As foot traffic in department stores dwindles, the perfume counter and its stalwarts, like Chanel No.5 and CK One, are losing relevance. According to NPD, mass-market fragrance sales in the U.S. declined last year, with prestige fragrances increasing by only 1 percent. Coty Inc., which owns the licenses to Burberry and Marc Jacobs fragrances, saw sales in its luxury fragrance division decrease by 3 percent in the fiscal year ending on June 30.
In this wake, a host of younger, direct-to-consumer fragrance brands, including Phlur, Commodity Goods and Pinrose, are rising up to offer customers more affordable options with millennial-friendly branding (which is to say: minimal).
But perfume doesn’t transition quite as easily as other categories to millennials’ preference for both online shopping and all-natural everything. As a result, these new brands must build sampling opportunities into their businesses and spend more time experimenting with new ingredients that won’t scare off today’s consumers.
For our latest confessions, in which we grant anonymity to someone in the industry to speak openly about their profession, we spoke to the founder of a perfume startup about the fragrance industry’s institutionalized markups, its “bullshitty” marketing speak and the sham that is “all-natural.”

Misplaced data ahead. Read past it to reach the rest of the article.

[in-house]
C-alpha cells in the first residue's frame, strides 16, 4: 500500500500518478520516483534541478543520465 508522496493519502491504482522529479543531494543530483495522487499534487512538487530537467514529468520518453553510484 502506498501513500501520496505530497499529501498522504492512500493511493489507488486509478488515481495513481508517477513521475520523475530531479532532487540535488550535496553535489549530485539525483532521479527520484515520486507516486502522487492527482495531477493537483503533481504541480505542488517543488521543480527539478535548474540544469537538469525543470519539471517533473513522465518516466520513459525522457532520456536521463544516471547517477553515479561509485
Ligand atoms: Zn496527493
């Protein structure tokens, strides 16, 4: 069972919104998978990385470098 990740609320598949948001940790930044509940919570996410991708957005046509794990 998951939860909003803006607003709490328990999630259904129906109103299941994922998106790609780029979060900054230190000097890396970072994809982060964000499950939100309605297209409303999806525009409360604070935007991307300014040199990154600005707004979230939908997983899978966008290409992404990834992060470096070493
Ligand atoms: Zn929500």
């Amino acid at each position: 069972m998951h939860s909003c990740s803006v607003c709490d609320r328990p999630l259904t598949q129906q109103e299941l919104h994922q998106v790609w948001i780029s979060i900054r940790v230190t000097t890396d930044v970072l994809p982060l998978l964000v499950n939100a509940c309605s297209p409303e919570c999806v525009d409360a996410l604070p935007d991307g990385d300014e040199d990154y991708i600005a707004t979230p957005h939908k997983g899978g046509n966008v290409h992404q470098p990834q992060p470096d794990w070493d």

What void in the market were you trying to fill with your perfume?
We wanted to move the market away from celebrity stuff, which we always thought was kind of stupid, and toward a more niche, craft-oriented product. A lot of the perfumes out there right now are also ridiculously expensive; even though the juices in most of them cost a few dollars, at most, they’re selling for a couple hundred dollars. We wanted to do something more accessible. You don’t have to pay that much for something that smells good.
What accounts for the exorbitant pricing in perfume?
There’s a big markup across the industry because none of these companies are selling huge volumes. The fragrance industry is currently worth around $8 billion, which is nothing compared to the clothing sector [worth $3 trillion].
Is creating other products necessary to sustain your business, then?
I think, to grow the way we want to grow, we need to expand into other categories like candles and home fragrance. Going into home fragrance is, frankly, smart, because the stores we’re in now have a demand for it. Plus, it’s an easier buy for most people than perfume, since they don’t have to weigh whether or not they want to put it on their body.
Why is the “all-natural” movement problematic for perfumers?
“All-natural” is a pretty bullshit trend that isn’t really grounded in much science. Not all synthetic materials are unsafe, and plenty of natural materials are. Just look at poison ivy. It’s like organic labeling; there’s no regulatory or legal framework for it, so even if a brand uses non-synthetic fragrances without any chemical processes involved, there’s no evidence that their product is any better for you. People are just into that these days and immediately associate “natural” with something beneficial.
We’re just focused on making really good perfumes, using whatever materials are both safe and best for production. It’s very hard to make something stable and good-smelling that’s truly all-natural.
What’s something that most consumers don’t realize about perfume production?